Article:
A gas primed for expansion 

Helium is a unique commodity that’s vital for the modern world. Not only that, it is also a commodity that provides compelling economics to owners of helium resources as demand is currently larger than supply and that is expected to continue for the foreseeable future, especially in North America.

Key Benefits of Helium

Helium has a set of characteristics not found together in other commodities, making it invaluable for modern technological and industrial applications. Its unique properties enable it to solve specialized problems better than other commodities, and in many situations, it is the only solution.

Inert (Noble Gas)

Helium is a noble gas. It will not react or explode, making it highly valuable for creating pure, non-reactive environments for manufacturing and research.


Very low health, safety, security, and environmental risks to humans, plants, and animals.

Lighter than air

13.6x lighter than air, generating tremendous lift capabilities.

Gaseous above -272°C

Helium is the last element to become liquid at 1.15°C above absolute zero. In many applications, helium is the best suited element for super-cooling, super-fluidity, and super-conductivity.

Smallest molecule

As the smallest element, helium is widely used for leak detection.

Helium scarcity

Helium is a non-renewable, finite resource. That being said, helium is estimated to be 24% of the universe’s mass. While abundant in the universe, on earth it makes up only 0.00052%, and is the only element that can escape the earth’s atmosphere. As a result, it can only be found on earth when it is trapped.

Helium market

Helium has an opaque marketplace where raw helium purchases are controlled by four main global gas competitors who account for ~85% of the market. These groups buy raw helium from energy extraction companies through private contracts.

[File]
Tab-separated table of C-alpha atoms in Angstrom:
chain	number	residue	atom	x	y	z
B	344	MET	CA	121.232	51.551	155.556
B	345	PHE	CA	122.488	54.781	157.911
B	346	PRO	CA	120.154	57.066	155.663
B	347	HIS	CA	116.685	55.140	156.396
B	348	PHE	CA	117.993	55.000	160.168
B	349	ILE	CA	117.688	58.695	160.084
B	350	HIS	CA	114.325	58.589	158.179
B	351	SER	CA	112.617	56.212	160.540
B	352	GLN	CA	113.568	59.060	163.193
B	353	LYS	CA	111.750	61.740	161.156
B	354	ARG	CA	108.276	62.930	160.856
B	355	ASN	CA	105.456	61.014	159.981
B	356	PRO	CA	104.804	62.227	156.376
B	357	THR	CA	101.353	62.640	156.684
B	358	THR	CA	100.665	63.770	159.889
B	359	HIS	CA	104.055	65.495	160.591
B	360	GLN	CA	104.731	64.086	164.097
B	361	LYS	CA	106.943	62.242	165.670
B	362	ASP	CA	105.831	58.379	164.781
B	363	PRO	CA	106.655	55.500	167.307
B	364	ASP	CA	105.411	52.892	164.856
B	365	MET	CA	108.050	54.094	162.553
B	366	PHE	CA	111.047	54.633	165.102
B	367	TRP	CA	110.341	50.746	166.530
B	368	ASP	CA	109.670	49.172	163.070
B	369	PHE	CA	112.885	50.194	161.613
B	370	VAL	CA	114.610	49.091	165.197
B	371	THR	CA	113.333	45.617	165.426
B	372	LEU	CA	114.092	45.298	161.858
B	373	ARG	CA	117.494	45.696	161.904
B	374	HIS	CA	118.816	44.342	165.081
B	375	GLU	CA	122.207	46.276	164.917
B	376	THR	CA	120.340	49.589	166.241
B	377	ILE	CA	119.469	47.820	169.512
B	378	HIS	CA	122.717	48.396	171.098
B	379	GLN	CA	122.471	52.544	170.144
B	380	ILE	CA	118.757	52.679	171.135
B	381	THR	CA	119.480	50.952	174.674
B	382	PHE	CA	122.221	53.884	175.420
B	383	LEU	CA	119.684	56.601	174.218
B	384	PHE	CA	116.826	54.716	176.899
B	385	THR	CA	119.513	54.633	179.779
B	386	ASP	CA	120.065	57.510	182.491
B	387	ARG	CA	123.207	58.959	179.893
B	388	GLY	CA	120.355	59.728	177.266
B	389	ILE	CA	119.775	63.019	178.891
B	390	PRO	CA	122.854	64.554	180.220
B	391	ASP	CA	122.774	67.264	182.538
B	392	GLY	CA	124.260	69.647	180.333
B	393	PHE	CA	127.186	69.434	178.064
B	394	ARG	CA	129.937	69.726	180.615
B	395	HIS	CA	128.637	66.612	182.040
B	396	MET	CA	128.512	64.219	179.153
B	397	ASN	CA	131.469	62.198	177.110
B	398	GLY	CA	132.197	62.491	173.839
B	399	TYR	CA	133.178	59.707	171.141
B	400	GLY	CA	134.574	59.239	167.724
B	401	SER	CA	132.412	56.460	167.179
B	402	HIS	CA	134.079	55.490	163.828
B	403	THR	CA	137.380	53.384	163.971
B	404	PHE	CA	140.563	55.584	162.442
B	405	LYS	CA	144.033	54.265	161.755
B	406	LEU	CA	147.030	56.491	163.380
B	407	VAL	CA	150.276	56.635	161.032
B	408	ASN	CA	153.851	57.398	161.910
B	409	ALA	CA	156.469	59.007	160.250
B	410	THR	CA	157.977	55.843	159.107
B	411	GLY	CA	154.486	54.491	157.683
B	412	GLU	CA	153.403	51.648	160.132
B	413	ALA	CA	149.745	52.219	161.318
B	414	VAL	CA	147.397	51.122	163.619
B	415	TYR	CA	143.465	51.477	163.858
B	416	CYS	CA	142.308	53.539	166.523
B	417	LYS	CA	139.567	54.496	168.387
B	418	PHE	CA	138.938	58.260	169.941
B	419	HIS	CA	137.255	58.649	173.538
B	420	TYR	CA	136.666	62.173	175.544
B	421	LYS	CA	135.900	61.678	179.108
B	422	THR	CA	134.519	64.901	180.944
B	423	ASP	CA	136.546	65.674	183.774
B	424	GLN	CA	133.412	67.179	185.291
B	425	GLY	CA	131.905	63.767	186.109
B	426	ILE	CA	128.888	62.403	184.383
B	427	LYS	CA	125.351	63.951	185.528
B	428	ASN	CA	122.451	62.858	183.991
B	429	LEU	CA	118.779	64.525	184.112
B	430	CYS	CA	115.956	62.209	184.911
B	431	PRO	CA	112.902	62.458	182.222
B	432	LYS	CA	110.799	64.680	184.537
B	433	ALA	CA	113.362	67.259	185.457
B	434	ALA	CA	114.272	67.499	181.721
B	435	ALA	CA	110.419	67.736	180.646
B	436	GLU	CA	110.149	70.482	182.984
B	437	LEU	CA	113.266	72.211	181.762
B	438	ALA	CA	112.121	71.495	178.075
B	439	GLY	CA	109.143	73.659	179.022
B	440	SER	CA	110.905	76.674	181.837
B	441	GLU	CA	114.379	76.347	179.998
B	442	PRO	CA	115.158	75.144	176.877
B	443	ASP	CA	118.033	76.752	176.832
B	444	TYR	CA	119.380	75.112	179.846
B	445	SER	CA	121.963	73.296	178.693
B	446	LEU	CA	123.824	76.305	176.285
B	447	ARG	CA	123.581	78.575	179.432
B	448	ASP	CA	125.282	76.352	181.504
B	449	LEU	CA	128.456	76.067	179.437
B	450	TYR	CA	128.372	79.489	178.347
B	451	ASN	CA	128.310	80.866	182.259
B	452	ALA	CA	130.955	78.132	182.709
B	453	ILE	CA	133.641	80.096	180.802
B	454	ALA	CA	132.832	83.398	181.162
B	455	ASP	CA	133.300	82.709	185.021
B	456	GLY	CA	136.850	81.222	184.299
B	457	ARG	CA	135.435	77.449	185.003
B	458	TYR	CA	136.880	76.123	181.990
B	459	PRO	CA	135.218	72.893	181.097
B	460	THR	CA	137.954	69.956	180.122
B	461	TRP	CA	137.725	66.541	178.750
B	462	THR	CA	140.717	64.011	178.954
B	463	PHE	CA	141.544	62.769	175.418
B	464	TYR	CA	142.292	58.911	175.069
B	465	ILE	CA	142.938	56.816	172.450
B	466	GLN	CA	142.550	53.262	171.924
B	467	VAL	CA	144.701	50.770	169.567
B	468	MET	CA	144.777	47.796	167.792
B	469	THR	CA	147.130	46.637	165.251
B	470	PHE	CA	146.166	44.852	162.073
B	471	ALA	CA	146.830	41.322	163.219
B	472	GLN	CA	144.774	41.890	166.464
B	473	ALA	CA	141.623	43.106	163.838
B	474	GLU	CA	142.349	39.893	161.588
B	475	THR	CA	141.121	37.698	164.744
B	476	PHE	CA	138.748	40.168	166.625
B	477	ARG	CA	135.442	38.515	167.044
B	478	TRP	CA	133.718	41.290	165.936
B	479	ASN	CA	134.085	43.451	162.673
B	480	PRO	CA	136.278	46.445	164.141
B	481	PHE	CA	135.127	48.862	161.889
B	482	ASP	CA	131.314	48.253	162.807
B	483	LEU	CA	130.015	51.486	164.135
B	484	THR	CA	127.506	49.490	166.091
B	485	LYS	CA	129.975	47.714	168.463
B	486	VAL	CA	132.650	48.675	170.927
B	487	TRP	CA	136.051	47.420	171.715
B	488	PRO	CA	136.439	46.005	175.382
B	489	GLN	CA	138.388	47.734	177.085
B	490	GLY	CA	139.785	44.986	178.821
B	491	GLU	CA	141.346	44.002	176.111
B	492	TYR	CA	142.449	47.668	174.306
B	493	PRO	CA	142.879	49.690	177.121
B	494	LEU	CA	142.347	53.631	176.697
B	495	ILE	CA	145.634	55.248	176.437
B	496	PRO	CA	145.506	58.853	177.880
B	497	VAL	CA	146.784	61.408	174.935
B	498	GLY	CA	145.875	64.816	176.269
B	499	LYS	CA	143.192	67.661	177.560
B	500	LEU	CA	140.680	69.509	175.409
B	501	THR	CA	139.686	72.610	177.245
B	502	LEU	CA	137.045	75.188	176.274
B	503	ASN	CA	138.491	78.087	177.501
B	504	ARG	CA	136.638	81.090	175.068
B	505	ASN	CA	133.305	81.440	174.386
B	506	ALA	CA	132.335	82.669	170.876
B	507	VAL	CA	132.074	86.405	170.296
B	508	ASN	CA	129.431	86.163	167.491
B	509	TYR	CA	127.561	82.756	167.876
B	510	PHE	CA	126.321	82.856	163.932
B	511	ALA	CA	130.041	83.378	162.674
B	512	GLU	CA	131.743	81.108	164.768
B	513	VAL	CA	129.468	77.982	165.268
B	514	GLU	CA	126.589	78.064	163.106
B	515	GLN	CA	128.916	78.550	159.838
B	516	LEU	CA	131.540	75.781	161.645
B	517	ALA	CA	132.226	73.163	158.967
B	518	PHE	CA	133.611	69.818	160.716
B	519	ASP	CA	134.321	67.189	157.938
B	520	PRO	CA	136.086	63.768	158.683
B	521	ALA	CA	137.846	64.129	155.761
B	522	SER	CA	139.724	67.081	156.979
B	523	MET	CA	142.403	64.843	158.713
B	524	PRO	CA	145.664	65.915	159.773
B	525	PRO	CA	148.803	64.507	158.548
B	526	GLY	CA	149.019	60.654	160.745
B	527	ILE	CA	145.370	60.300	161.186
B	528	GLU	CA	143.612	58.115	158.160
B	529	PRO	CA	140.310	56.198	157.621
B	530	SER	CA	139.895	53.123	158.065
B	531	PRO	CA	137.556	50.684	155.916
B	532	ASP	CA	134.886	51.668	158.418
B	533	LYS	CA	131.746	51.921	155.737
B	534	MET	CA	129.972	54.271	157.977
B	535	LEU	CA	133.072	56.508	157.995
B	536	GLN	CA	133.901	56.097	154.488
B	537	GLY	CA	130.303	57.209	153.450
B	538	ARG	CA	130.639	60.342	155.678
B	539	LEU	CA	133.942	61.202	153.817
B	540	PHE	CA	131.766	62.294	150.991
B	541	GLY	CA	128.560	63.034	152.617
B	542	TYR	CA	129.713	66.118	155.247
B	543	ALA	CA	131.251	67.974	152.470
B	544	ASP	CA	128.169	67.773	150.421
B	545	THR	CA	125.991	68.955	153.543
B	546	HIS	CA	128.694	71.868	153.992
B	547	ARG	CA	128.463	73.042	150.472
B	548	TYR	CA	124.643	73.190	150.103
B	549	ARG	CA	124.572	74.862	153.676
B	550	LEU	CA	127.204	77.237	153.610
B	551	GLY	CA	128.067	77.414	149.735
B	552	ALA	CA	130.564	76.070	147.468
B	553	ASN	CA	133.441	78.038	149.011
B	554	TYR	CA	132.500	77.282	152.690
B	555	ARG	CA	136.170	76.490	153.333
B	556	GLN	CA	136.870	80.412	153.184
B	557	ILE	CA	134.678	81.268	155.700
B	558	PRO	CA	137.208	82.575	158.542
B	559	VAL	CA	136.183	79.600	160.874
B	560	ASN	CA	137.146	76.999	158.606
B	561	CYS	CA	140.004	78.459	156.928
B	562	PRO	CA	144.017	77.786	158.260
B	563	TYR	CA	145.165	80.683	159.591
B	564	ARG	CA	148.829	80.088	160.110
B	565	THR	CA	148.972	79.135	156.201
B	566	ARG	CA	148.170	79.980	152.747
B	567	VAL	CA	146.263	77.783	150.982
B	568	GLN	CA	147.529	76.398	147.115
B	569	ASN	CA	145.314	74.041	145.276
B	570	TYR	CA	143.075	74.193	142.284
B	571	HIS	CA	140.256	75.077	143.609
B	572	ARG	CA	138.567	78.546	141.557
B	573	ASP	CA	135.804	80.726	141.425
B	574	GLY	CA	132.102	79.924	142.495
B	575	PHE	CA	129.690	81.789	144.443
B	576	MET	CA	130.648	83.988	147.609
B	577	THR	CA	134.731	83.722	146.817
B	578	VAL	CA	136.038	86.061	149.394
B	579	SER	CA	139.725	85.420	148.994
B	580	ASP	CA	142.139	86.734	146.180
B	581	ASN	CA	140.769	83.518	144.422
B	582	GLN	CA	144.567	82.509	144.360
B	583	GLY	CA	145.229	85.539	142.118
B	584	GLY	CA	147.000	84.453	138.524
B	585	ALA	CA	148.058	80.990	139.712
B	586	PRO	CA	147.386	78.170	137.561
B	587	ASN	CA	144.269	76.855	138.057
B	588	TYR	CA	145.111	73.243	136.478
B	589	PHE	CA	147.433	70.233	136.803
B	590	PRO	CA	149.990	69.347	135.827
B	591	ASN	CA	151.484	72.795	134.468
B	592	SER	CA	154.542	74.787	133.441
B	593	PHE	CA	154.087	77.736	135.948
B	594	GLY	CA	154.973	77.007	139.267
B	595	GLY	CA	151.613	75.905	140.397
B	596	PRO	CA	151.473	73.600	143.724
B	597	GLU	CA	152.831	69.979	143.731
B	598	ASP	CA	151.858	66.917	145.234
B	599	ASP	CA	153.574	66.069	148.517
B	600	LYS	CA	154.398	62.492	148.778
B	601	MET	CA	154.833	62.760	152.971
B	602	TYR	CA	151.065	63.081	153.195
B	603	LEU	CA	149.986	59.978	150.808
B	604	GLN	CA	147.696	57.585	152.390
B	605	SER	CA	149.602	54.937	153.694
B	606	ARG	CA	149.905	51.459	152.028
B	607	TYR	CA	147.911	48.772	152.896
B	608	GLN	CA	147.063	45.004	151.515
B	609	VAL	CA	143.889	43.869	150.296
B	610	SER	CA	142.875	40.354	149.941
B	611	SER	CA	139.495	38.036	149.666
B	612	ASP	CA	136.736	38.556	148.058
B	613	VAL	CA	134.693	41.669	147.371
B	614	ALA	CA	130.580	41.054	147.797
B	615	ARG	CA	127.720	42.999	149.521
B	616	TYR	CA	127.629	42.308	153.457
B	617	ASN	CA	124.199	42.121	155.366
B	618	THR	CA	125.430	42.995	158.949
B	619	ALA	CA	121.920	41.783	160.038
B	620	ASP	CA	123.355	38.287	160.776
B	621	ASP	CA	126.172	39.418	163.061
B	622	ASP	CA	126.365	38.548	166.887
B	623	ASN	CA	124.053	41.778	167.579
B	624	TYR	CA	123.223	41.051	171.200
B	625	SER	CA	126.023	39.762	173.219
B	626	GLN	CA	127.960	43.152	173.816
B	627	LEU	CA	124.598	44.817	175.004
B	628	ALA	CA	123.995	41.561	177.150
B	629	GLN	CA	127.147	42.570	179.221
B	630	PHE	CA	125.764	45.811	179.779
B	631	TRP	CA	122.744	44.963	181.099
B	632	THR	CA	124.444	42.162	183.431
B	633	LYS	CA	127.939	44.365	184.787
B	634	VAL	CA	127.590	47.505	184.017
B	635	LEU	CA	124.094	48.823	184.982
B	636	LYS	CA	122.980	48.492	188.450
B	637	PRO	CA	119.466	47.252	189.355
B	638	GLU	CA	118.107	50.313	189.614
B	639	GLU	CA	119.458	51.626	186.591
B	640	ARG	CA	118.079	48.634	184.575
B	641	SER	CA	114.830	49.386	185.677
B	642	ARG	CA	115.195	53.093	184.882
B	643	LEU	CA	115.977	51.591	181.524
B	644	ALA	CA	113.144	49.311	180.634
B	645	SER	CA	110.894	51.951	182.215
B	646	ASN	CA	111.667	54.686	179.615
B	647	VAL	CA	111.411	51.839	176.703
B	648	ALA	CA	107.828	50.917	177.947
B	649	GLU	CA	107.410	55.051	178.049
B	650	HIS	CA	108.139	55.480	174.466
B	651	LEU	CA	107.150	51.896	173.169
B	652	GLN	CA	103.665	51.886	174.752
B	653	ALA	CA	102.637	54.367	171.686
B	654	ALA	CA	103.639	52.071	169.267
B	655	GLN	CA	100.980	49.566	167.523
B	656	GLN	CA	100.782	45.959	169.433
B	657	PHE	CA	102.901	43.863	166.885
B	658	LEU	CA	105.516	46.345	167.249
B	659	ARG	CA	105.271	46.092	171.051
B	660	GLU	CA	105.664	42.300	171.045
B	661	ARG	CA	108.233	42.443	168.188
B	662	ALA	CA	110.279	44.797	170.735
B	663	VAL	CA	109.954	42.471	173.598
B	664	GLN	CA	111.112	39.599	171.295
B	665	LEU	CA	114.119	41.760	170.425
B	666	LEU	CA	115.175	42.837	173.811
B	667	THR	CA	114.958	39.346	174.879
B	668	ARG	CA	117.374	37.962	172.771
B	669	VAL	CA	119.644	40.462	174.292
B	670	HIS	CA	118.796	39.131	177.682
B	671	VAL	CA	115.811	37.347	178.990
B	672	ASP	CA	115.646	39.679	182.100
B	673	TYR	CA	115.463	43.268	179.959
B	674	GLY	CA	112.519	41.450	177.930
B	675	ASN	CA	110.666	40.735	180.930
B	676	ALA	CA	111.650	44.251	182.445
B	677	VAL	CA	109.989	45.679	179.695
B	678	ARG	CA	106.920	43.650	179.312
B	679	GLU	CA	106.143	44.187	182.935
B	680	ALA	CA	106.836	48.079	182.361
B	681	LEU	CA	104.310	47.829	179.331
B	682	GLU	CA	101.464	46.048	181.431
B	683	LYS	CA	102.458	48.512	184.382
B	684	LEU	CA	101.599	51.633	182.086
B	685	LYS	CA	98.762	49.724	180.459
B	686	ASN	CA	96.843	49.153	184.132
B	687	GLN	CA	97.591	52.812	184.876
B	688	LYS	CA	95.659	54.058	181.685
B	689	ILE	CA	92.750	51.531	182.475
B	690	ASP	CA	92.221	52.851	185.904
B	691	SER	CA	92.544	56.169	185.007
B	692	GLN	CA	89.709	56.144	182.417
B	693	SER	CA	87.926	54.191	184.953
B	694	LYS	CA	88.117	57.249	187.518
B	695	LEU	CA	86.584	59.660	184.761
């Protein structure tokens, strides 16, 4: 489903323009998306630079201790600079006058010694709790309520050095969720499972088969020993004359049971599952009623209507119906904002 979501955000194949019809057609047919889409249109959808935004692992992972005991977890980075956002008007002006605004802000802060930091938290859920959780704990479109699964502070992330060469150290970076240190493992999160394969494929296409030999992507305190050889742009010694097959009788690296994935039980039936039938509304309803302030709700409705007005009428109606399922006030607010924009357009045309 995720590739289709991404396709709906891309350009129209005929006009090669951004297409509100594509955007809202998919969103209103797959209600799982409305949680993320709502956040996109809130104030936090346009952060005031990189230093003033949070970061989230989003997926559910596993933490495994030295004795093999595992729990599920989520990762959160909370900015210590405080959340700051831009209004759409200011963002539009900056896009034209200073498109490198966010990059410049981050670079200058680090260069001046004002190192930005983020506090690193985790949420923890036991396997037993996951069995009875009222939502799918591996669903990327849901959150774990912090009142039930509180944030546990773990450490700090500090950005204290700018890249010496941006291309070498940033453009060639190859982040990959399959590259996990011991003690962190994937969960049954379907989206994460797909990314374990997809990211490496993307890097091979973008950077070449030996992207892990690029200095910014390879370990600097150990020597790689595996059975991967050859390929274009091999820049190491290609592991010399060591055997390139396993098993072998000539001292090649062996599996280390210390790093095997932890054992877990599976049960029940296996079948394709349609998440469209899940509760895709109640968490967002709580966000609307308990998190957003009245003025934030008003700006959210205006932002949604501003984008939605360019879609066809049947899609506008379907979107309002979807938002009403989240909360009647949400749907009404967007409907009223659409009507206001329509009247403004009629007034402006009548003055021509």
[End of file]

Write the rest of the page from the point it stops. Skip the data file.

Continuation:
This wholesale market is very different from commodities like oil and natural gas that have a number of central benchmark prices, such as North America’s West Texas Intermediate (WTI) for oil or the Henry Hub Natural Gas Spot Price for natural gas.

The helium market has changed over time. In past years, 25% of the global helium market was supplied from reserves administered by the US Bureau of Land Management (BLM), and industry groups relied on the benchmark prices at public auctions. However, due to the 1996 Privatization Act, the BLM no longer provides auctions and public pricing data.

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How this creates investment opportunities

The end users of helium, such as high-tech developers, hospitals and scientists, rely on an affordable and stable supply of helium for day-to-day tasks as well as exciting, world-changing discoveries.

This is why Imperial Helium has put a great emphasis on our ability to move from asset acquisition to helium production in a rapid time period.

By focusing early on both building a technically sound and financially savvy internal management team and a best in class strategic alliance, we are in a great position to help meet the demand shortfall so that important medical, scientific, technological and industrial advancements are not impeded.

More About Helium

Where does it come from?

He₄ constitutes more than 99.999% of all helium on earth. He₄ (99.999% of helium on earth) is a product of radioactive decay of heavy elements such as thorium (Th) and uranium (U). It is created underground in a basement rock that is fractured and faulted to provide escape routes. Because helium is such a small, light molecule, the vast majority of it escapes the earth’s crust and atmosphere. However, a small percentage is trapped when porous, sedimentary rocks above the basement faults are capped by an impermeable seal of shale, halite or anhydrite. It is this helium that the world relies on for supply.

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How is it harvested?

Helium is typically found in combination with other gases such as methane and nitrogen. Once the gases are produced from gas wells, they are separated and purified by cryogenics, pressure swing adsorption, or a combination of both. The desired percentage of helium varies by use case.

What is it used for?

Controlled environments

Helium’s inert nature makes it essential for creating controlled environments in semiconductor and fiber optics manufacturing, aerospace applications, and more.

Super-cooling and cryogenics

Irreplaceable for advanced technological devices (i.e. MRI scanners)

Blimps (dirigibles) and balloons

Leak detection

Pipeline leak detection, pressure vessel testing and purging


Research and medical applications, diving, etc

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